Jerez Circuit’s “Diverse Corner Layout” a Challenge for Bridgestone MotoGP Tyre
Following the postponement of the Japanese Grand Prix (thanks to a certain Icelandic volcano), Bridgestone is heading back to the scene of its pre-season testing in Jerez, Spain this weekend for the second round of the 2010 MotoGP Championship. The Jerez circuit is “a good test circuit because of the diversity of the corner layout”, says Tohru Ubukata, manager of Bridgestone’s Motorcycle Tyre Development Department. “This means that we require a tyre with a very balanced character to provide good handling from low speed to high speed and from flat corners through changes in elevation,” Ubukata continues.
The company will make its medium and hard (front) and soft and medium (rear) slick compounds available for the first foray into Europe. The only difference from 2009 is that the rubber compound of the rear slicks has been improved to offer a wider temperature operating range, says the manufacturer. The medium rear slick tyre was used in Qatar but, with Motegi being rescheduled, this is the first time that the new soft rear slick will have been used in competition.
Jerez has eight right-hand corners and five lefts, though the balance is such that the track makes use of each shoulder of the tyres equally. Bridgestone expects the track temperature to be higher than that seen in Qatar, as last year it reached 45 degrees Celsius during the race. This makes warm-up performance less of a concern as the tyres will naturally warm faster but it does test the overall temperature operating range as the tyres can reach a higher peak temperature.
Last year the Spanish Grand Prix delivered the third different winner from the first three races of the 2009 season. Valentino Rossi won his first of the year followed by 2008 winner Dani Pedrosa and Casey Stoner in third. On his way to victory, Rossi set a new lap record and a new total race time record, demonstrating the sustained pace he was able to achieve using hard compound front and medium compound rear Bridgestone slicks.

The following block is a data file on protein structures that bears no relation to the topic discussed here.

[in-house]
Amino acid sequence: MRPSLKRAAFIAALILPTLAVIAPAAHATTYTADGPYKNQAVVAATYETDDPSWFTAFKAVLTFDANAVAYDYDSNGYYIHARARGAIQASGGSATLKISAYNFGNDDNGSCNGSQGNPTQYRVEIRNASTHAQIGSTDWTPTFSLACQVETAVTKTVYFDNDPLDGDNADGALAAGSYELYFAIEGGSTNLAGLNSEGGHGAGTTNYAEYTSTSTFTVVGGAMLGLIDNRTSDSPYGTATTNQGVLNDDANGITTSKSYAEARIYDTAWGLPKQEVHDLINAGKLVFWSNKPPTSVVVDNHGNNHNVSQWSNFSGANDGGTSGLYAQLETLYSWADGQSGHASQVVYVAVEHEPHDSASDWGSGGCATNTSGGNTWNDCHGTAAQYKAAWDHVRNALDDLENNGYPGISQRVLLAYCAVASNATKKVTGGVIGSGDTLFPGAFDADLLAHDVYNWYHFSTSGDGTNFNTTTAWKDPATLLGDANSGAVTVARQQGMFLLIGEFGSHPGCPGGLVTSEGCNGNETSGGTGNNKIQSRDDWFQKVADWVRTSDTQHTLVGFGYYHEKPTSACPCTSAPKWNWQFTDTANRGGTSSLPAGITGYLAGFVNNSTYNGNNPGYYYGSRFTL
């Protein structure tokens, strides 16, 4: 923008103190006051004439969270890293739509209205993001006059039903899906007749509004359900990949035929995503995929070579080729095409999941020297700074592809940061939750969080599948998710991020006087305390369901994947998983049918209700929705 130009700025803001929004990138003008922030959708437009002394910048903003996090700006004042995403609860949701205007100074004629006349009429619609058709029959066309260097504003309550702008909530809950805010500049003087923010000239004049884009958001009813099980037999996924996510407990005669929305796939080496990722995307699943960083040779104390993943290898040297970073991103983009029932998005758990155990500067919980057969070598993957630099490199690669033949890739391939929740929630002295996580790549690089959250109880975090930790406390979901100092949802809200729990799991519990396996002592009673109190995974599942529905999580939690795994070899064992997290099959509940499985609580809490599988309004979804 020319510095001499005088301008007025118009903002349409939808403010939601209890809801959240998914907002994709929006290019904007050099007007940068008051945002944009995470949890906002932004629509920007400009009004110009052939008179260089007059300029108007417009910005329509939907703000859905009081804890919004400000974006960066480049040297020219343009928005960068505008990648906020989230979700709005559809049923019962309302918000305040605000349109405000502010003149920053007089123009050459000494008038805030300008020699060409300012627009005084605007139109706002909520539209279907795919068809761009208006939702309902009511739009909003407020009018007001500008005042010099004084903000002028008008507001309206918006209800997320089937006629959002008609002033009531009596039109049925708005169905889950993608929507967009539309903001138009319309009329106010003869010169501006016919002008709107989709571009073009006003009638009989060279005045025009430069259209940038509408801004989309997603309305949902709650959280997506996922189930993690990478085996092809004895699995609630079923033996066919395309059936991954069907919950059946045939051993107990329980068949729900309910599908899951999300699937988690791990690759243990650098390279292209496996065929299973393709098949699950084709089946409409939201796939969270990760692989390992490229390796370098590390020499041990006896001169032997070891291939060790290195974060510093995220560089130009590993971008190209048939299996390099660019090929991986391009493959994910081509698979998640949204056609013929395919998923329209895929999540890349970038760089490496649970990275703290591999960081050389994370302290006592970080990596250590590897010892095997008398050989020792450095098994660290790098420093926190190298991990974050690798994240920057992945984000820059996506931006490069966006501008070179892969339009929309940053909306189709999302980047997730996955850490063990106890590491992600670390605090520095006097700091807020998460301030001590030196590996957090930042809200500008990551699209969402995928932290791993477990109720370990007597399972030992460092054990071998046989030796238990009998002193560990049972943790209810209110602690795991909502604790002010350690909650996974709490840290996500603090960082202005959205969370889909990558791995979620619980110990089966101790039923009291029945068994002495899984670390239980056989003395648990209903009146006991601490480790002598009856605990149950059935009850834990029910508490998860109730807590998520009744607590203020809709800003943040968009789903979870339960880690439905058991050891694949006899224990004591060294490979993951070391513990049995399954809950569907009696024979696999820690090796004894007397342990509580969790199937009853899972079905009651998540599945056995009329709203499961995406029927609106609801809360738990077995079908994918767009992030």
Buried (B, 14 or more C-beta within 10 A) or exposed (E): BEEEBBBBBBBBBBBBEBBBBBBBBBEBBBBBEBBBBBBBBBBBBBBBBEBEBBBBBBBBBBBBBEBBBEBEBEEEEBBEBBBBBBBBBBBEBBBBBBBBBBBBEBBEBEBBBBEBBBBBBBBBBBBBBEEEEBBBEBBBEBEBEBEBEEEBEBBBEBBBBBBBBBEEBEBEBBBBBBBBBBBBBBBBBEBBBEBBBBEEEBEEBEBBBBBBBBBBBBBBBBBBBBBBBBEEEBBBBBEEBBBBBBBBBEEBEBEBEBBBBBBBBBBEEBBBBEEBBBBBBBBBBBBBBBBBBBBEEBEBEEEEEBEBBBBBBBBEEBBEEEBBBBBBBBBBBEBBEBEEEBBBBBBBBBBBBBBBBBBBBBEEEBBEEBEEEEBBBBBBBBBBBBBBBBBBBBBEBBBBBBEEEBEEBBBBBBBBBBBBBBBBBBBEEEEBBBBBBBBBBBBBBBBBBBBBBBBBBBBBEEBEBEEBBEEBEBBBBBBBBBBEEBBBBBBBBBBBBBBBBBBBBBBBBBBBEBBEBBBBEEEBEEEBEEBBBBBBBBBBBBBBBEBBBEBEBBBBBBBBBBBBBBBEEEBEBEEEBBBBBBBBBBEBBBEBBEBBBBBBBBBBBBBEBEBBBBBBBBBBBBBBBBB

Hiroshi Yamada, manager of Bridgestone’s Motorsport Department commented: “It is strange going straight to Europe after the Qatar Grand Prix, and for us it is a shame that our home race in Japan was postponed. We had prepared various events for riders and fans alike during the weekend so it is a shame. I have never heard of a GP being cancelled so close to its scheduled date, but of course we understand the situation and fully support the decisions and swift action taken by Dorna, IRTA and the FIM.
“It is always exciting to start the European season, and I hope that after the thrilling race in Qatar we will see more exciting competition in Jerez. The Spanish Grand Prix is always popular with many fans coming from all over Europe, and it is also a valuable event for us as the Spanish market is important to Bridgestone’s European activities. I hope that we will have no delays to our travel schedule from Japan and that we will see a good race.”